The Hyundai i20’s cabin is all about function over form. As a result, it’s all very easy to use and impressively roomy, but it looks very forgettable compared with other small cars
The Hyundai i20’s interior won’t win any beauty contests, but at least all the buttons and dials you’ll regularly use are logically organised and easy to reach. The dials in front of the steering wheel are easy to read and the 7.0-inch touchscreen you get as standard in all cars comes with bright and colourful menus.
Less vibrant is the Hyundai i20’s range of interior plastics. For the most part, they’re a sea of drab, uninspiring black trims. There are a few more soft, slightly squidgy trims on the dashboard and front doors than you get in the Skoda Fabia, but reach down into the Hyundai’s door bins or around its centre console and everything becomes about as hard and brittle as uncooked lasagne.
Besides rather basic S models, every Hyundai i20 comes with a plush-feeling leather steering wheel as standard, but there’s no option to brighten up its cabin with some colourful inserts or funky dashboard inserts. As a result, you’ll soon forget about the i20’s drab interior when you step foot in the sporty Ford Fiesta or funky Peugeot 208.
Classy colours? Posh materials? Inspiring design? Nope, the Hyundai i20 doesn’t have any of those, but at least it feels pretty solid and everything’s laid out nice and sensibly
Unlike the previous Hyundai i20, all models now come with a 7.0-inch touchscreen infotainment system as standard. Unlike in many small hatchbacks, this sits nestled in the dashboard rather than in a cheap-looking free-standing plastic frame on top. The screen itself is bright, colourful and easy to read, but it isn’t as sharp as the display you get in a Ford Fiesta.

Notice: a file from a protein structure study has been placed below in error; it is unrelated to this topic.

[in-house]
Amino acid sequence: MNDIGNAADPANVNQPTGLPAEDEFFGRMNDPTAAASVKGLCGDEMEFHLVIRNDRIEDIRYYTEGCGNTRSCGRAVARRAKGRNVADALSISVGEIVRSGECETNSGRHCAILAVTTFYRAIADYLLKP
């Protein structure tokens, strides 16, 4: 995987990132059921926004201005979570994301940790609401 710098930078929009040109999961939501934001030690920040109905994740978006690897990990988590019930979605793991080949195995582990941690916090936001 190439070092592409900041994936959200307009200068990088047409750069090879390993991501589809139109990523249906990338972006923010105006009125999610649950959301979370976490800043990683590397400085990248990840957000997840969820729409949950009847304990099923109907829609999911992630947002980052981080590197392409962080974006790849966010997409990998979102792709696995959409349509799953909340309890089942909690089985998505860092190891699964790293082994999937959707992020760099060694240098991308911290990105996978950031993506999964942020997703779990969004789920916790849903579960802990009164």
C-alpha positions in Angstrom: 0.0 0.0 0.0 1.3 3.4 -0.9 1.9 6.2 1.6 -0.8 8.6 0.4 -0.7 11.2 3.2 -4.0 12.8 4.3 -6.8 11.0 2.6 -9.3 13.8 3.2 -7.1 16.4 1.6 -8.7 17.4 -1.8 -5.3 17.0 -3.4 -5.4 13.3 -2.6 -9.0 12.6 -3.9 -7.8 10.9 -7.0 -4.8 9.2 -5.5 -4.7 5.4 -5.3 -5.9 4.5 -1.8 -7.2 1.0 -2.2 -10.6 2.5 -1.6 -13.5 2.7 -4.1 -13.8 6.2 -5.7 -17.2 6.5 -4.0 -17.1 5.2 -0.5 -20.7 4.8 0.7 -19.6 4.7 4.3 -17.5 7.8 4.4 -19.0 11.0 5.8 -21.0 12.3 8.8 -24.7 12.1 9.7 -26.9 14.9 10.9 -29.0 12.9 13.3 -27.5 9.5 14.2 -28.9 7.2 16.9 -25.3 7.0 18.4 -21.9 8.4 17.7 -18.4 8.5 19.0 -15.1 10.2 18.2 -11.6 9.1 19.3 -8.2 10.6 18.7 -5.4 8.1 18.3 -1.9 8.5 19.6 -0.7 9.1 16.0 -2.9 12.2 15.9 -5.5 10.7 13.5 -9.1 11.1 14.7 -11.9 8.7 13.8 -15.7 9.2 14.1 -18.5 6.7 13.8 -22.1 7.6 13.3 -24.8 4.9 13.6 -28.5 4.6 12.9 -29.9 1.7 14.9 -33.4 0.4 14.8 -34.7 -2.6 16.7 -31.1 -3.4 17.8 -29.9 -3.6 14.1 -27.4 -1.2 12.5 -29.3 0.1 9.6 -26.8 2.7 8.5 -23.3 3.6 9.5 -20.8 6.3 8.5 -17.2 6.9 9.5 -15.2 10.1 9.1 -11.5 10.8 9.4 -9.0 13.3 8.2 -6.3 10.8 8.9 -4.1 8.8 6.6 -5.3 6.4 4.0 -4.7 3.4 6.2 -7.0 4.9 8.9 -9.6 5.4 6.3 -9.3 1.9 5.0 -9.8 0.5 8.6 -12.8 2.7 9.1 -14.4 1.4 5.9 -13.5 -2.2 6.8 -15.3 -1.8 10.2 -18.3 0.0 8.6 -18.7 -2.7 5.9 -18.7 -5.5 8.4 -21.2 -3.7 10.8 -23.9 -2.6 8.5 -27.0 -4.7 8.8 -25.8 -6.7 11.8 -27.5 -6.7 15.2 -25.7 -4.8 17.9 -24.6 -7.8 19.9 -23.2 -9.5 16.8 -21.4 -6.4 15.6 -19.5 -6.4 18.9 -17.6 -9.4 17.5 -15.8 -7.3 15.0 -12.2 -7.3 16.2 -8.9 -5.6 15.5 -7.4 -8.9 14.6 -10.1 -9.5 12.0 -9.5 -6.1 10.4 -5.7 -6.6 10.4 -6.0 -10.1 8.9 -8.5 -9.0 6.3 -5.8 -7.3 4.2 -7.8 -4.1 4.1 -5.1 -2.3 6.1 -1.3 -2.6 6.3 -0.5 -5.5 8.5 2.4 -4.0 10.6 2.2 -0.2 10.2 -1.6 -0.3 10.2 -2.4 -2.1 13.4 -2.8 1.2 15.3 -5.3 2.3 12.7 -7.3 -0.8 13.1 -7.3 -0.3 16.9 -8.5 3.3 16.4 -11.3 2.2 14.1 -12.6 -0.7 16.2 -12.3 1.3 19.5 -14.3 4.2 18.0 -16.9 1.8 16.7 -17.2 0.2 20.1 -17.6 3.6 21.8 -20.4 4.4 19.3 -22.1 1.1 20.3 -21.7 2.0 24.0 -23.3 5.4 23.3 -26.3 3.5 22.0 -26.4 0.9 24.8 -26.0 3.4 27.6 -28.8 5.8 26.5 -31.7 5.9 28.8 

Thankfully, you get a set of chunky shortcut buttons that let you quickly jump from one of the system’s features to another. As a result, you don’t have to take your eyes off the road for long to switch on the radio.
Speaking of which, you get DAB radio and Bluetooth connectivity as standard, and you can even mirror your smartphone’s display using the standard Apple CarPlay and Android Auto features. This isn’t particularly common on such small, affordable cars, and also lets you use a variety of navigation and music streaming apps through the Hyundai i20’s built-in screen. As a result, there isn’t really any reason to upgrade to the Premium Nav model with its built-in sat nav.
If you do, you’ll find it pretty easy to input a destination using the on-screen keyboard. The maps are bright and colourful and the directions are clear and easy to follow, but you can’t swipe or pinch the map screen to preview your route ahead like you can in most alternatives.
S models come with a rather weedy four-speaker stereo and the six-speaker unit in SE versions and above isn’t a particularly big improvement. You can’t upgrade the Hyundai i20’s stereo to a big-name unit like the Ford Fiesta’s excellent B&O system, either.